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The Texas attorney general has sued San Antonio to obtain documents regarding the city’s decision to exclude Chick-fil-A from an airport concessions deal because of the religious beliefs of its owner.

But it’s just one of the cases against the city, and now AG Ken Paxton, who wants documents shedding light “on the religious bigotry,” will get some help.

Lawyers with First Liberty Institute have filed a petition in Texas district court in Travis County to join the state’s lawsuit.

When the dispute began in April, First Liberty sought public records from the city. The city refused First Liberty and also the state, prompting the lawsuit.

“If San Antonio city officials are proud of their decision to ban Chick-fil-A from the city’s airport, why do they insist on hiding from the public its records about the decision?” said Keisha Russell, counsel to First Liberty Institute.

“The public deserves to know just how deeply the religious animosity runs within San Antonio’s city government. We’re happy to be joining General Paxton in the effort to get to the bottom of San Antonio’s decision.”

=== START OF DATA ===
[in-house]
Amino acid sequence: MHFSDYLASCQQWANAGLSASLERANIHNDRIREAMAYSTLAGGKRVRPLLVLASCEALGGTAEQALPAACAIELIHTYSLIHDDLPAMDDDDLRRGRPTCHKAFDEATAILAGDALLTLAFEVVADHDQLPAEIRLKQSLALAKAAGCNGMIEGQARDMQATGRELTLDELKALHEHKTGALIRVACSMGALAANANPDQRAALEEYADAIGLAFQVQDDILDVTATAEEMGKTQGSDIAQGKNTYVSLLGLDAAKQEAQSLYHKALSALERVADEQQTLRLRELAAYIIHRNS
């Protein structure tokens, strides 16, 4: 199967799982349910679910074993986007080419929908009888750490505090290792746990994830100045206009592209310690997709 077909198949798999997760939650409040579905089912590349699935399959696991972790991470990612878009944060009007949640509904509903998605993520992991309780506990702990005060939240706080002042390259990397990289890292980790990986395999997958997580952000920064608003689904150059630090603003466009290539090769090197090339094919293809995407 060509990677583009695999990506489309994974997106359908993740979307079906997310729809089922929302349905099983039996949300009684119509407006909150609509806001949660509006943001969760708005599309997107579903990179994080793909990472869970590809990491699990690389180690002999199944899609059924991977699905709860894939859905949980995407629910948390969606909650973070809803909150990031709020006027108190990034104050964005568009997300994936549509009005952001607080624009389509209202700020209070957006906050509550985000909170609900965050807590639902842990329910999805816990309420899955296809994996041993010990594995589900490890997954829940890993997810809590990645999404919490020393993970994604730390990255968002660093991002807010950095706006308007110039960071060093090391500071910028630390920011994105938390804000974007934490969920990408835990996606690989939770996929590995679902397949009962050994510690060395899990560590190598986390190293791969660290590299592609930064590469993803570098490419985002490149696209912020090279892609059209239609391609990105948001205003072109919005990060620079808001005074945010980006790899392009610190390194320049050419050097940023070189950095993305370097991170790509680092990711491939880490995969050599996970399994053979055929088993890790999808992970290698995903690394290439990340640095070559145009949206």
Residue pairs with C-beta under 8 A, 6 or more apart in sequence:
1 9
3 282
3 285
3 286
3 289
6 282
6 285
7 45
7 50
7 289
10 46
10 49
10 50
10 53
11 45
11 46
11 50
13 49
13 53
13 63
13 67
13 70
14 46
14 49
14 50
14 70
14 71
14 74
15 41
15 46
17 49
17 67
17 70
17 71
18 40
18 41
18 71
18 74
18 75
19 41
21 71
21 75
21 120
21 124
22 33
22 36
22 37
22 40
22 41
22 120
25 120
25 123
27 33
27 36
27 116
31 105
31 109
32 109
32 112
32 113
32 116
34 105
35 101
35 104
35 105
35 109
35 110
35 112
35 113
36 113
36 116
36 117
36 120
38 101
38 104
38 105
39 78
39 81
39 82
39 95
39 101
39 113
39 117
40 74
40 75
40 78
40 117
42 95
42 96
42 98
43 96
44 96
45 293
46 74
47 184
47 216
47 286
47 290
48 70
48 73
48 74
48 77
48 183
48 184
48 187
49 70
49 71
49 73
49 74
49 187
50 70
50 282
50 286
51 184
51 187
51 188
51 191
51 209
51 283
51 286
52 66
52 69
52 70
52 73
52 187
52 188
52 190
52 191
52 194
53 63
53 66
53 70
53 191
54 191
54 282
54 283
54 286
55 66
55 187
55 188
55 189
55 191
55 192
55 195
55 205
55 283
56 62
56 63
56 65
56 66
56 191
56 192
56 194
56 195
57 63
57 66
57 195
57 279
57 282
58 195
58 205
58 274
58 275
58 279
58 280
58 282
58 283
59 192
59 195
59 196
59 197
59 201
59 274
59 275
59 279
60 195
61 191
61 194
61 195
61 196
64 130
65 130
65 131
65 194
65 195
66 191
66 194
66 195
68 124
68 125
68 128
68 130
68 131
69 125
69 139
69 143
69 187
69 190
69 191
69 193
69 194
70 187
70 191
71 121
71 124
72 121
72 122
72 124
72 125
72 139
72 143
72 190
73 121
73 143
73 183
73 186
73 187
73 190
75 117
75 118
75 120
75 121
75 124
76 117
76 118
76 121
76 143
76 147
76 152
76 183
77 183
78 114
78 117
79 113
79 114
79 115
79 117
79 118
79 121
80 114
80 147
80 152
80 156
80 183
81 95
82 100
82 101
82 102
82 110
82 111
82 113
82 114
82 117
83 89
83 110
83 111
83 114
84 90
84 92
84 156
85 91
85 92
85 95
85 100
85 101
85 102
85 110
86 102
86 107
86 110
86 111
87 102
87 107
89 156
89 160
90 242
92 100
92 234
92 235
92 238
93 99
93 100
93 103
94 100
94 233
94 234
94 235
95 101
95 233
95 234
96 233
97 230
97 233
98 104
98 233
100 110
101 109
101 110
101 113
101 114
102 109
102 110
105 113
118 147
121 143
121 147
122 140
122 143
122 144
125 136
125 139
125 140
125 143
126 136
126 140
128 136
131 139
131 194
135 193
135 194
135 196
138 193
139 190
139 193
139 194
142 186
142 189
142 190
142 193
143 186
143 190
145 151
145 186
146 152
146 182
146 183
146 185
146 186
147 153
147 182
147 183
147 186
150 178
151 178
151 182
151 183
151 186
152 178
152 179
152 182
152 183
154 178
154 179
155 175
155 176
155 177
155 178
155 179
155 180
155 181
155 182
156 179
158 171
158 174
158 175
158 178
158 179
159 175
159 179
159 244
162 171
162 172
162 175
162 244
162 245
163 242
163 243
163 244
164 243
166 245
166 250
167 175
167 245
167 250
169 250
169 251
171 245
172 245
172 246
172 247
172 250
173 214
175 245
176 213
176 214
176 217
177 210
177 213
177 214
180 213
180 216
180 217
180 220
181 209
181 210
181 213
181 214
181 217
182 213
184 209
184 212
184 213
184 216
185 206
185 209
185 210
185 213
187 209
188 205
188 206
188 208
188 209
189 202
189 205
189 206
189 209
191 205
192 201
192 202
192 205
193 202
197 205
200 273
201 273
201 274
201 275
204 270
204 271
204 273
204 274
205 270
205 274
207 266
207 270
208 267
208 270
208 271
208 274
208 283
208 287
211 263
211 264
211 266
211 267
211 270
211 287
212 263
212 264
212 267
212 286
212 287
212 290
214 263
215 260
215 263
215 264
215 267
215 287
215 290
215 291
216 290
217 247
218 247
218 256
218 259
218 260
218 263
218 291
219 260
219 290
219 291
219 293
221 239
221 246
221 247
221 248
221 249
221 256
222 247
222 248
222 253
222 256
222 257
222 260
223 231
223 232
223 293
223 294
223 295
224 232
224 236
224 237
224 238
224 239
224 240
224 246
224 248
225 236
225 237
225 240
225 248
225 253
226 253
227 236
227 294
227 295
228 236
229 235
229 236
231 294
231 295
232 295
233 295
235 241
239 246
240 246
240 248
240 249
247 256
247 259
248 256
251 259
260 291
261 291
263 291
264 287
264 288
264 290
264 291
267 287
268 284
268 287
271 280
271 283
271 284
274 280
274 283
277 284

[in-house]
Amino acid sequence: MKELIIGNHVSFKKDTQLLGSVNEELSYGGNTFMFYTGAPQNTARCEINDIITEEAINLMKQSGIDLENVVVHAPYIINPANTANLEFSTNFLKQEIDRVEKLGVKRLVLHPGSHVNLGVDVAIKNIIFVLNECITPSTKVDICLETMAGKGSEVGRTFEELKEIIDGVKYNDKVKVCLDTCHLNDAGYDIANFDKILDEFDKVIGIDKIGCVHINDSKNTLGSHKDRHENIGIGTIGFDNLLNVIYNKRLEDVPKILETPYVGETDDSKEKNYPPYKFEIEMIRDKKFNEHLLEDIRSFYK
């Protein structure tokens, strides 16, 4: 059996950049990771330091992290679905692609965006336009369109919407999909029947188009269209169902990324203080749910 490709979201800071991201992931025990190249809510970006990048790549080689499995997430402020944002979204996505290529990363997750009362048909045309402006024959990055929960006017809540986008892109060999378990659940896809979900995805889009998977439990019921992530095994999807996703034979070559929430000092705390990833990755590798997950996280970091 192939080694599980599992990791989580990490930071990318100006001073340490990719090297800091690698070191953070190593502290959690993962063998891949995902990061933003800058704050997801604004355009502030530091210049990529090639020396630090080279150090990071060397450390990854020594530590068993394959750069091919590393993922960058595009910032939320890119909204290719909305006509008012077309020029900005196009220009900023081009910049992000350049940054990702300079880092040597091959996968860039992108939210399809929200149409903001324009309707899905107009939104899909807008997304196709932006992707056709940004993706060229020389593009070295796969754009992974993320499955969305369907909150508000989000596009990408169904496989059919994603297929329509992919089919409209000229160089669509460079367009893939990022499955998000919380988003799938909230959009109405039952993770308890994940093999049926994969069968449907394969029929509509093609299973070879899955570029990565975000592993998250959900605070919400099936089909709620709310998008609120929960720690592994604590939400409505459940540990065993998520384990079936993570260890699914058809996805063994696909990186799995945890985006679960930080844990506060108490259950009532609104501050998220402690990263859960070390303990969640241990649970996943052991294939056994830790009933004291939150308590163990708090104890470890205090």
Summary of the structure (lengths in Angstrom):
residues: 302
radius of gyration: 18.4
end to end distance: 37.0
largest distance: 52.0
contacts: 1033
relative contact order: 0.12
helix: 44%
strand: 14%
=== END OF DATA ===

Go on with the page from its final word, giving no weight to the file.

First Liberty said that despite Texas laws “that promote transparency and accountability, San Antonio city officials sought to deny access to public records regarding the city’s decision.”

Chick-fil-A has been in the crosshairs of LGBT activists since its owner advocated for traditional marriage. The company’s critics were further infuriated when they discovered its contributions go to conservative charities.

The federal government is reviewing the decision.

The FAA explained federal law prohibits “airport operators from excluding persons on the basis of religious creed from participating in airport activities that receive or benefit from FAA grant funding.”

The San Antonio vote was 6-4, and supporters of the ban claimed they were protecting the city’s “reputation for inclusion and equality.”

In 2012, Chick-fil-A President Dan Cathy drew the ire of LGBT activists when he said that God has defined marriage.

“I think we are inviting God’s judgment on our nation when we shake our fist at Him and say, ‘We know better than You as to what constitutes a marriage,’” Cathy said.

Chick-fil-A has said it is in the business of serving food and hospitality to all.

Later, Republican Texas Gov. Greg Abbot signed into law a bill that prohibits cities from taking “adverse action” against businesses based on their contributions to religious groups.

“The failure of the city and its manager to release public information causes irreparable harm to intervenor for which there is no adequate remedy at law,” the First Liberty filing said.

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